Thursday, January 31, 2008

"High Opposition"

Residents unhappy with governor


By Holly Green
The Huntsville Item
Copyright 2008

The majority of residents from Walker and area counties made it clear Wednesday night how they feel about the proposed I-69/Trans-Texas Corridor.

They are strongly opposed to it.

An estimated 800 people took action on the controversial issue.

The second town hall meeting in Huntsville, offering a chance for open dialogue between residents and the Texas Department of Transportation, took on a different tone than the initial meeting Jan. 23 at the Walker Education Center.

With the main building at the Walker County Fairgrounds able to accommodate the large crowd, property owners and other residents expressed their dissatisfaction with Gov. Rick Perry and the Texas Transporation Commission.

Speakers addressing the three TxDOT panelists blamed Perry and not necessarily the state agency for the plan that could require thousands of acres of Texas land.

They said Perry created the plan and then dumped it into TxDOT’s lap.

The proposal also generates opposition from the standpoint of how it would be funded and constructed, especially since TxDOT says it does not have money to build needed roadways in the state.

In attendance were 22 TxDOT representatives, including moderator and district engineer Bryan Wood; and panelists, deputy executive director Steve Simmons, director of Texas Turnpike Authority Phil Russell and director of transportation and planning of the Bryan district Bob Appleton.

Texas Transportation Commissioner Ted Houghton was unable to attend the meeting.

Residents, representing several generations, raised questions about the acquisition of land, toll roads, project funding, border security, the project process and the project timeline.

The I-69/TTC proposal has also received high opposition in other communities in the state, including Hempstead, Bellville and Victoria.

Wednesday night’s meeting, along with other town hall events along the corridor path, were planned in preparation for 46 official public hearings that will take place Feb. 4 through March 3.

The public hearings, that will limit residents to submitting questions and comments without receiving answers or responses, will specifically address the Draft Environmental Impact Statement that was released on Nov. 13, 2007.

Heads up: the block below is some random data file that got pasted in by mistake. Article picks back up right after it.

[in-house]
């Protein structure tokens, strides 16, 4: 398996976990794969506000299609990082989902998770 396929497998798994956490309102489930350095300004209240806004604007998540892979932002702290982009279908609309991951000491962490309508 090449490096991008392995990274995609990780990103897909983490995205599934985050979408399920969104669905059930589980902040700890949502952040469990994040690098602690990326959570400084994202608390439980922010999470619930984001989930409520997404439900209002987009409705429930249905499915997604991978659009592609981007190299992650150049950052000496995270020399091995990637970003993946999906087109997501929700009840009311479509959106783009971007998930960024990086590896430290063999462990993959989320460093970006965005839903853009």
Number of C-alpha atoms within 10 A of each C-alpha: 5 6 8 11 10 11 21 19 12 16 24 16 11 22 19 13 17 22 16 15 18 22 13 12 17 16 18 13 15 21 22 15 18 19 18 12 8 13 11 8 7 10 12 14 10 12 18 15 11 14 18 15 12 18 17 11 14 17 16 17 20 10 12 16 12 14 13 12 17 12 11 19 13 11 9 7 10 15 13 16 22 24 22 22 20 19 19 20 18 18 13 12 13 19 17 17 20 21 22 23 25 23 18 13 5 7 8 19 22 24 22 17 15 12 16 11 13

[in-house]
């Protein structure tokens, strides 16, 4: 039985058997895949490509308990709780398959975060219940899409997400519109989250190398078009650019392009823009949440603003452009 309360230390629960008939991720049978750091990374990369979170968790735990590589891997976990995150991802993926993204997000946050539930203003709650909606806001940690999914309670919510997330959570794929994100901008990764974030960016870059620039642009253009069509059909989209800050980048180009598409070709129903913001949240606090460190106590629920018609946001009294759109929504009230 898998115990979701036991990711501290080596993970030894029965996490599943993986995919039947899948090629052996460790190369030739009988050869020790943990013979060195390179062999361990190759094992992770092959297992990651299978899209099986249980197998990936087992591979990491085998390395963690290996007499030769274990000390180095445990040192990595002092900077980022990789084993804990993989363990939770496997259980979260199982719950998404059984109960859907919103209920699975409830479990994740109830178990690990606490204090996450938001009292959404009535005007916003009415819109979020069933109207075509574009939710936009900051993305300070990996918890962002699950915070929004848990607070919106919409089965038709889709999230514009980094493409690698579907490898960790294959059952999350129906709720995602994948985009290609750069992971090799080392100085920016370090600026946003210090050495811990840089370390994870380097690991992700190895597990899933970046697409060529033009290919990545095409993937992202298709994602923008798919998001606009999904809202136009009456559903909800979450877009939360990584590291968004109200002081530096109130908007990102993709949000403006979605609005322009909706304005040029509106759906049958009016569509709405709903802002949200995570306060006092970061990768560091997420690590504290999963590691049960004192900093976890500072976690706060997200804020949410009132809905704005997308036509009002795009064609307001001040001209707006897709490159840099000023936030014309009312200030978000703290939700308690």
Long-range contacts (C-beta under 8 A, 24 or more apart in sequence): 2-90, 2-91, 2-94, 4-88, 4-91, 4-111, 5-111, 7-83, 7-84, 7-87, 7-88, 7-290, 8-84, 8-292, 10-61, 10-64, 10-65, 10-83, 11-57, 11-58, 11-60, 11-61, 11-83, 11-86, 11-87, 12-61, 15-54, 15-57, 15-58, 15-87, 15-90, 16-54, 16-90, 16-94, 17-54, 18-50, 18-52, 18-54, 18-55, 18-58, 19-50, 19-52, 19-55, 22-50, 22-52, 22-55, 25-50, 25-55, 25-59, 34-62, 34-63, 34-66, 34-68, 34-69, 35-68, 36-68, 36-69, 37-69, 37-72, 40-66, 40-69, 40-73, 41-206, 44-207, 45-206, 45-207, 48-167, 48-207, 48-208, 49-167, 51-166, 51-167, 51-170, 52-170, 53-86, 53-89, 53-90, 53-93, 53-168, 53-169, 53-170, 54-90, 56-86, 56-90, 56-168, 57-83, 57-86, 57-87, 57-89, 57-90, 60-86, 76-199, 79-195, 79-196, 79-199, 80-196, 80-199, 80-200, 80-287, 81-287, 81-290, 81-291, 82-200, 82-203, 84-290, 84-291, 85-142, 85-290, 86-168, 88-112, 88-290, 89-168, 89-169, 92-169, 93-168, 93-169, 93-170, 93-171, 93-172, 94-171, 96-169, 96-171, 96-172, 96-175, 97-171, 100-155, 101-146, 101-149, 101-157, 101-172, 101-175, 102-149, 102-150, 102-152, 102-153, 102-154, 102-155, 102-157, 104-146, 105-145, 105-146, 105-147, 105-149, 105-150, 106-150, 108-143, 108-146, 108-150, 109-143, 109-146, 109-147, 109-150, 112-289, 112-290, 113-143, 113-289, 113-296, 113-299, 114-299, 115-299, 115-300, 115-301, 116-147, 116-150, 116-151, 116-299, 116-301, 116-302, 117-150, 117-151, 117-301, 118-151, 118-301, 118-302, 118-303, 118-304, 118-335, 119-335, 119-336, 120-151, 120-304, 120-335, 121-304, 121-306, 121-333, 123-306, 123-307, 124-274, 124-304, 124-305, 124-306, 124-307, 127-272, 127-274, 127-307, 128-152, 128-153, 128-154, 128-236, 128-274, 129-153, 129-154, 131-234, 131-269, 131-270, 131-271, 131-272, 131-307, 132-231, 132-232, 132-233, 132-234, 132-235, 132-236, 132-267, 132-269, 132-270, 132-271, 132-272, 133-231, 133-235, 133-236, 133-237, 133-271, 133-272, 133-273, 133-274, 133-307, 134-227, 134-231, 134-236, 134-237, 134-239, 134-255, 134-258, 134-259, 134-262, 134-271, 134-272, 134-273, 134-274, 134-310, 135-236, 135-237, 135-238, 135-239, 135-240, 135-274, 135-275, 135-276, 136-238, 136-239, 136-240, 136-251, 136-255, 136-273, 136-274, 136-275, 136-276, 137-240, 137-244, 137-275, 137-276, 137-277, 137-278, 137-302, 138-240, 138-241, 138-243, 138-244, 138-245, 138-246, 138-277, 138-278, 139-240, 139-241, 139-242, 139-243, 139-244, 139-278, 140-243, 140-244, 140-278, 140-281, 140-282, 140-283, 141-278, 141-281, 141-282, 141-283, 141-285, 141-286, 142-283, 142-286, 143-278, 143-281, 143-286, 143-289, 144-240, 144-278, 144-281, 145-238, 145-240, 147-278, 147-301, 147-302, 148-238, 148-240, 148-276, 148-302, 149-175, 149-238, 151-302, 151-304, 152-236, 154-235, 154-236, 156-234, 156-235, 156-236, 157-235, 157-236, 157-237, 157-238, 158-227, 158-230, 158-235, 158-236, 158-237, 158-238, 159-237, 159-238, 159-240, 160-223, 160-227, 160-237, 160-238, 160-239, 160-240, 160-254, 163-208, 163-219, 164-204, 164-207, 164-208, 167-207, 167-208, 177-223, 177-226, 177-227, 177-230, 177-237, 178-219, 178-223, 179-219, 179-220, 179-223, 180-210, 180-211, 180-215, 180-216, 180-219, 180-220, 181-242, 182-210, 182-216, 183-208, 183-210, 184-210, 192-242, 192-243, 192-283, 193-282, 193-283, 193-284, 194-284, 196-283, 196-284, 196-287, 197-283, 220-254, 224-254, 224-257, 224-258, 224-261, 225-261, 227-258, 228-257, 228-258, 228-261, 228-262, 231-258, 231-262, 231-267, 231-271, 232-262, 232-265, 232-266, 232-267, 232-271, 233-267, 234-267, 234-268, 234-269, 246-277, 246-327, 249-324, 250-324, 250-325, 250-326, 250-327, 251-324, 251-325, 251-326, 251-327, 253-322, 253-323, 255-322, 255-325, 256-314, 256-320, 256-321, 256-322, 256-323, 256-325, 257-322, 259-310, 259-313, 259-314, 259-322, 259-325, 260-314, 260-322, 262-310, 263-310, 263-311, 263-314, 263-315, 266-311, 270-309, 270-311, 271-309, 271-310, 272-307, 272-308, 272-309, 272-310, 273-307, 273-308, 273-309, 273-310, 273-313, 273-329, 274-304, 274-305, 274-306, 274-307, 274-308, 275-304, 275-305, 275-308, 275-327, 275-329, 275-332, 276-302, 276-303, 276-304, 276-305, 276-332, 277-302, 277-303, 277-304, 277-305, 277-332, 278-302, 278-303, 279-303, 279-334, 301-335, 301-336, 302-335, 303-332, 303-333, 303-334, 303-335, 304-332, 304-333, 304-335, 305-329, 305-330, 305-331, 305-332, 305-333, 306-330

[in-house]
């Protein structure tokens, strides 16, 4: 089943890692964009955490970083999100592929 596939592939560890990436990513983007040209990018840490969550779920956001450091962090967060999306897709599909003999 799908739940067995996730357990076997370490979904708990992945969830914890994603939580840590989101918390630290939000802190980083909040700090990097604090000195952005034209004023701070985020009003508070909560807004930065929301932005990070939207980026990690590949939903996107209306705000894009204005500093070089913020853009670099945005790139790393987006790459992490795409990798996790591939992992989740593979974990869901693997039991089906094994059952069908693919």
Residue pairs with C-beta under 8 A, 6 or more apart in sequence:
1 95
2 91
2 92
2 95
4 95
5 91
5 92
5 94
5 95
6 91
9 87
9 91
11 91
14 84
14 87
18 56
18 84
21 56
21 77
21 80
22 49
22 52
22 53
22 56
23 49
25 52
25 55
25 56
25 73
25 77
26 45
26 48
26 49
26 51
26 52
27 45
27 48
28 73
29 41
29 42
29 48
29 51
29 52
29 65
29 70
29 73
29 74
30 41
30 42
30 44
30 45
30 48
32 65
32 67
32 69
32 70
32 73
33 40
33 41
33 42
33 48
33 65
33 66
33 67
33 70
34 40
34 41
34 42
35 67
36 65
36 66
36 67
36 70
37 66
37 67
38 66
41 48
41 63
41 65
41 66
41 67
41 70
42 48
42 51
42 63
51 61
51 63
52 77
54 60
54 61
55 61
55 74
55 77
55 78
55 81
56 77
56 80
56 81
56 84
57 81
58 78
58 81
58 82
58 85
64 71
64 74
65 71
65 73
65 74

Walker County’s public hearing will take place Monday at the fairgrounds at 6:30 p.m.

Doug Booher, TxDOT environmental manager for the Texas Turnpike Authority Division, said that residents have until March 19 to submit comments that will be officially recorded in the DEIS.

Booher addressed all questions concerning the DEIS and the overall process.

“After comments have been submitted, they will be analyzed and given responses,” Booher said. “Then a final Environmental Impact Statement will be prepared, narrowing down the corridor to a one half to four mile area.

“The document will then be put up for review again, giving people another 30 days to submit comments.”

The project, now in tier one (or phase one), according to Booher may never reach tier two.

“There’s no guarantee the project might not make it to tier two,” Booher said. “There has to be a need and we have to know where the funding will come from before we can move forward.”

Booher said it could be three to five years before the “black line” is drawn.

“It could be the middle of 2009 before we actually know exactly where the Interstate would be on the ground,” Booher said. “The most important thing is for the public to stay involved, stay informed and continue to participate in the process. We need their help.”

Booher said the ultimate decision for the I-69/TTC, if it ever makes it that far, will ultimately lie with the Federal Highway Administration.”

According to the TTC’s Web site, Keep Texas Moving, “I-69 is a planned 1,600-mile national highway connecting Mexico, the United States and Canada. Eight states are involved in the project.

“The proposed I-69/TTC extends from Texarkana/Shreveport to Mexico — possibly the Rio Grande Valley or Laredo.”

The initial study area is roughly 650 miles long.

Kolkhorst seemed to give residents a boost with a brief speech expressing her firm opposition and willingness to fight for a better plan for the future of transportation in Texas.

However, she also said she continues to have faith in the powers that be.

“I think we’re all a little tired of top-down (government) — I know I am as a citizen,” Kolkhorst said. “It’s time for us to go from down-up. It’s what our founding fathers wanted when they created our government.

“I still believe that Gov. Rick Perry will listen to you. I still have that faith and I’m counting on TxDOT to bring the message of Walker County and the people back to him.”

Walker County Precinct 1 Commissioner B.J. Gaines Jr. was the first resident and local official to speak and liked what Kolkhorst had to say.

“It’s a real treat to have (TxDOT representatives) back because I don’t think we’re convinced or Walker County is convinced that we know what this road is going to do besides send a lot of people to the unemployment office,” Gaines said. “It was said at the last meeting that it was possible to stop this thing and I’m not sure we really got an answer on how to do that besides showing up here. But I think I have an idea and that’s to replace Mr. Perry with Ms. Kolkhorst.”

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